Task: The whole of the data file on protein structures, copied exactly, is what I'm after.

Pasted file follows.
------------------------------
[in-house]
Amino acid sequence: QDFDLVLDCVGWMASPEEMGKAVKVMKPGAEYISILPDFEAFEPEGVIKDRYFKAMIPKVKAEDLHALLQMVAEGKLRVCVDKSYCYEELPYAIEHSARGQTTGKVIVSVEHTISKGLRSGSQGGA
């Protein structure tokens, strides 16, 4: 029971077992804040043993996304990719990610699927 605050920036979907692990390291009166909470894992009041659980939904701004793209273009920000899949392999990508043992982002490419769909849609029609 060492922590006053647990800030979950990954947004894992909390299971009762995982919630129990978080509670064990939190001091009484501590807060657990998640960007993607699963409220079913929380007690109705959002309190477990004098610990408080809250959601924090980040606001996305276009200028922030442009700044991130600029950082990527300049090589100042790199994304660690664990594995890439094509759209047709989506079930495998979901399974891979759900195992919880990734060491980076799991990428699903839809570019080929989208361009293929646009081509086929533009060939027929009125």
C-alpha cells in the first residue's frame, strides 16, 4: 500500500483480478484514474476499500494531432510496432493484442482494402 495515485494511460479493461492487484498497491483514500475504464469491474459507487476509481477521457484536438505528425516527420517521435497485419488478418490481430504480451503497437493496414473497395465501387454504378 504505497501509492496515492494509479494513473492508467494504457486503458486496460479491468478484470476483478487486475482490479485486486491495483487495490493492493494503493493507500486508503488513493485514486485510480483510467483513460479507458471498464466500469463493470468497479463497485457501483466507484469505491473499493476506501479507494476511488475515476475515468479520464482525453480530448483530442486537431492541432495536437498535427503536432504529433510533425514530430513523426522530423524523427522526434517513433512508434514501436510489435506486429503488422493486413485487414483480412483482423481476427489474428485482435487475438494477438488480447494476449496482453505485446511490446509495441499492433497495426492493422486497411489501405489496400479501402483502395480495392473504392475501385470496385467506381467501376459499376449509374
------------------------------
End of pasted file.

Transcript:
[in-house]
Amino acid sequence: QDFDLVLDCVGWMASPEEMGKAVKVMKPGAEYISILPDFEAFEPEGVIKDRYFKAMIPKVKAEDLHALLQMVAEGKLRVCVDKSYCYEELPYAIEHSARGQTTGKVIVSVEHTISKGLRSGSQGGA
């Protein structure tokens, strides 16, 4: 029971077992804040043993996304990719990610699927 605050920036979907692990390291009166909470894992009041659980939904701004793209273009920000899949392999990508043992982002490419769909849609029609 060492922590006053647990800030979950990954947004894992909390299971009762995982919630129990978080509670064990939190001091009484501590807060657990998640960007993607699963409220079913929380007690109705959002309190477990004098610990408080809250959601924090980040606001996305276009200028922030442009700044991130600029950082990527300049090589100042790199994304660690664990594995890439094509759209047709989506079930495998979901399974891979759900195992919880990734060491980076799991990428699903839809570019080929989208361009293929646009081509086929533009060939027929009125």
C-alpha cells in the first residue's frame, strides 16, 4: 500500500483480478484514474476499500494531432510496432493484442482494402 495515485494511460479493461492487484498497491483514500475504464469491474459507487476509481477521457484536438505528425516527420517521435497485419488478418490481430504480451503497437493496414473497395465501387454504378 504505497501509492496515492494509479494513473492508467494504457486503458486496460479491468478484470476483478487486475482490479485486486491495483487495490493492493494503493493507500486508503488513493485514486485510480483510467483513460479507458471498464466500469463493470468497479463497485457501483466507484469505491473499493476506501479507494476511488475515476475515468479520464482525453480530448483530442486537431492541432495536437498535427503536432504529433510533425514530430513523426522530423524523427522526434517513433512508434514501436510489435506486429503488422493486413485487414483480412483482423481476427489474428485482435487475438494477438488480447494476449496482453505485446511490446509495441499492433497495426492493422486497411489501405489496400479501402483502395480495392473504392475501385470496385467506381467501376459499376449509374